Cambodian and Chinese workers carry materials to a building construction site in Sihanoukville, Cambodia, in 2018. the coastal capital of Preah Sihanouk province. Phoot: Sothy / AFP alt=Cambodian and Chinese workers carry materials to a building construction site in Sihanoukville, Cambodia, in 2018. the coastal capital of Preah Sihanouk province. Phoot: Sothy / AFP>
Rising interest rates and soaring inflation had left some Southeast Asian nations facing sharper debt risks, which could jeopardise China's investments in the region, the Maybank report said.
Nearly 60 per cent of China's overseas loans were now held by countries considered to be in financial distress compared to just 5 per cent in 2010, it pointed out.
In Laos, for example, public and publicly guaranteed debt owed to China was 27.8 per cent of the country's GDP in 2021.
A shift in approach from Beijing might also affect money flows, according to Yue Su, principal economist at the Economist Intelligence Unit.
Beijing had become more risk-averse against the backdrop of a worsening geopolitical environment, Yue said. This would reflect on its Asean belt and road plans, which were unlikely to match pre-pandemic levels.
However, she was optimistic that Southeast Asia would continue to attract investment by both Chinese state-owned enterprises and private companies.
"China seeks to strengthen connections with Asean ... integrate into the supply chain and also tap into the opportunities present in the market," she said.
Countries like Indonesia and Thailand would continue to be top destinations for belt and road investments, given the former's strong mining and energy sectors and the latter's competitive edge in carmaking.
"Chinese companies will also seek opportunities to promote cross-border e-commerce, as Beijing tries to maintain [its] share of [global] manufacturing and trade. We expect increasing investment in logistics and warehouses," Yue said.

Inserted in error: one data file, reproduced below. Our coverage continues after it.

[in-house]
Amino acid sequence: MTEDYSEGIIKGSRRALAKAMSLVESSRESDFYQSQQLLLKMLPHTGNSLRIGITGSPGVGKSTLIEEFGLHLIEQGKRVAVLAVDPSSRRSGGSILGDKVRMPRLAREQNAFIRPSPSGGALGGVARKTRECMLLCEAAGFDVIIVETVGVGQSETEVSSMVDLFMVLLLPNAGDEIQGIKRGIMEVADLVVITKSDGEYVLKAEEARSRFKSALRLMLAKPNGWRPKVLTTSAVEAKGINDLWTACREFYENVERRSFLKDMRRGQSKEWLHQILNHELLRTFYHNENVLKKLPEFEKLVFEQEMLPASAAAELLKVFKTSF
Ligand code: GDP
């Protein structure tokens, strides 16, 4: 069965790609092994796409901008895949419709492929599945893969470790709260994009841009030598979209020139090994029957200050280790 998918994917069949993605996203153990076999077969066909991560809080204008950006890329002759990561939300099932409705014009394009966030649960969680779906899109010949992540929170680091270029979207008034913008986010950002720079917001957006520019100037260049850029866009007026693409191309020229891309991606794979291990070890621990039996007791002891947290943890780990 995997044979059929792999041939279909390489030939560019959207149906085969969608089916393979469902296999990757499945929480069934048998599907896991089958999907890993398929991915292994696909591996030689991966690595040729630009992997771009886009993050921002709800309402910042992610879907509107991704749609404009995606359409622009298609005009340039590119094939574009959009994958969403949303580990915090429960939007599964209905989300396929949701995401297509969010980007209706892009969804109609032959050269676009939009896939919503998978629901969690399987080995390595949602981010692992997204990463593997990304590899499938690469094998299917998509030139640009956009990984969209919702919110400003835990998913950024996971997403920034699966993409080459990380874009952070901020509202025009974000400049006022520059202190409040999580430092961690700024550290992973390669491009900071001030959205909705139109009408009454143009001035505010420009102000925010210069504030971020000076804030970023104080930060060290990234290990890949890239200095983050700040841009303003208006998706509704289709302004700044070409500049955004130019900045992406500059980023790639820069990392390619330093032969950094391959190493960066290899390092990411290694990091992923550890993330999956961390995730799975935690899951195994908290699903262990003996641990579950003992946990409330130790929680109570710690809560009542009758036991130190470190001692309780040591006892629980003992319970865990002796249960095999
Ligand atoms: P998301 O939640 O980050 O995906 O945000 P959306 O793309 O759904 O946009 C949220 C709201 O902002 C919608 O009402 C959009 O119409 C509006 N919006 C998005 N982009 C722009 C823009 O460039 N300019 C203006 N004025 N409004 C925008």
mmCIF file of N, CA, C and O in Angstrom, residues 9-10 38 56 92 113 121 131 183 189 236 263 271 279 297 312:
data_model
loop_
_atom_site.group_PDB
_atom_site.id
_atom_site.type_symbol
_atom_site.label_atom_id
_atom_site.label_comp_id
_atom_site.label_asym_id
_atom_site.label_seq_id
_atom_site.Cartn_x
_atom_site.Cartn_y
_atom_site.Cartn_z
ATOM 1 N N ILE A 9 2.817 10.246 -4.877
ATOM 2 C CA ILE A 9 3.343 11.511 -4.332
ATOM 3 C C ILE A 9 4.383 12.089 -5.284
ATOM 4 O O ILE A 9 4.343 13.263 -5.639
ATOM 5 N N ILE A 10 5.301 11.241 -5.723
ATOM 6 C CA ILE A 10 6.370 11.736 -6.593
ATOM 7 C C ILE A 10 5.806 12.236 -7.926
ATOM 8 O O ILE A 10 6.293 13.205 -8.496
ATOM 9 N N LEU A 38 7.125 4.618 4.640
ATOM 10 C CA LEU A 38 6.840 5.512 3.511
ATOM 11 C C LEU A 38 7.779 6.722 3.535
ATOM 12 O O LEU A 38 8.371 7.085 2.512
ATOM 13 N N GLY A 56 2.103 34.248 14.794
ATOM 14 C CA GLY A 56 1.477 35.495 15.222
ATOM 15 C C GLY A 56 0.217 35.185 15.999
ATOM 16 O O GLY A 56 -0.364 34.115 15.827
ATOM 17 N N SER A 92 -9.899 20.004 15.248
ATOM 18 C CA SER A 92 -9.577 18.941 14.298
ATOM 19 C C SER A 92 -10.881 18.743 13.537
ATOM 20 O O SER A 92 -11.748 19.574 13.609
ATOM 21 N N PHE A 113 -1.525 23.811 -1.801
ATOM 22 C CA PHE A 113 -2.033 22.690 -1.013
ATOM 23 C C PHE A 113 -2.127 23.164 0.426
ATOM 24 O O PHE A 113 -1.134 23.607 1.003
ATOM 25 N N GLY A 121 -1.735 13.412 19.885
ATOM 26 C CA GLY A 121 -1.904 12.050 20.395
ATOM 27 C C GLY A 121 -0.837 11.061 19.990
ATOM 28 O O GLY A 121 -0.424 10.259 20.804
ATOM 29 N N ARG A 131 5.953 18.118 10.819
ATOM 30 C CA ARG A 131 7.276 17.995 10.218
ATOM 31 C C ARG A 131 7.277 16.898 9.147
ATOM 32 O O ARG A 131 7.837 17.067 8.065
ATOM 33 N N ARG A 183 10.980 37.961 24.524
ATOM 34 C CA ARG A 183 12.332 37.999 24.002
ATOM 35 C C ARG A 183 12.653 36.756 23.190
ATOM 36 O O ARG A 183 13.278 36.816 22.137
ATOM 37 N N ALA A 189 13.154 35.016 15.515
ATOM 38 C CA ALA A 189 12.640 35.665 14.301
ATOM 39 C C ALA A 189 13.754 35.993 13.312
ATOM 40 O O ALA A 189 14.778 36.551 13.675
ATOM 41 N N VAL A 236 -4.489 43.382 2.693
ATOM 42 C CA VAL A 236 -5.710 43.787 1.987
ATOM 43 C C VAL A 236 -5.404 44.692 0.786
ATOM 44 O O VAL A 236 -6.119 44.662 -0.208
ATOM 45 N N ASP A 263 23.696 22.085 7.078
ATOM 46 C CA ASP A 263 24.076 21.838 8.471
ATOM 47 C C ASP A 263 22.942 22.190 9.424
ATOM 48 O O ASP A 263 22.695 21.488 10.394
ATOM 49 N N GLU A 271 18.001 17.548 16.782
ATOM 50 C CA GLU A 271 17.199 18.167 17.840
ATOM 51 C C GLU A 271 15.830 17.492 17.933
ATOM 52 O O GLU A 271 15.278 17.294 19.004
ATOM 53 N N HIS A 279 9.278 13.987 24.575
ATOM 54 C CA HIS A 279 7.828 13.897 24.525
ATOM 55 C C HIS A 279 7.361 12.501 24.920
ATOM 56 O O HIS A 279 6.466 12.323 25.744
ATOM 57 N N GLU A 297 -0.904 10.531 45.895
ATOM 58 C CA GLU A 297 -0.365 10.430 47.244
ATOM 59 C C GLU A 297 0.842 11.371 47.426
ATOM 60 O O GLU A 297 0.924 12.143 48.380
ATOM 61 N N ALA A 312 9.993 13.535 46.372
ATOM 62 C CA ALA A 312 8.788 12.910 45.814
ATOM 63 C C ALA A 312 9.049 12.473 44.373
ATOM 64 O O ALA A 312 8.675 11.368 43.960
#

In Beijing, Chinese lawmakers marked the 10th anniversary of the belt and road as they met for key annual parliamentary meetings earlier this month.
Emphasising China's commitment to the initiative, they said it had helped the country to open up to the outside world and gain access to global resources.
"We will advance the high-quality development of the Belt and Road Initiative," read an annual plan tabled at the National People's Congress, China's top legislature.
"We will make further headway in working together to build 'small but beautiful' projects along the belt and road, launch a batch of signature projects, and enhance international cooperation on production capacity and third market cooperation," the National Development and Reform Commission plan said.
Yue at EIU said the plan was an indication that the initiative would be boosted, with expectations that China would soon announce several new investment and loan promises.
This article originally appeared in the South China Morning Post (SCMP), the most authoritative voice reporting on China and Asia for more than a century. For more SCMP stories, please explore the SCMP app or visit the SCMP's Facebook and Twitter pages. Copyright © 2023 South China Morning Post Publishers Ltd. All rights reserved.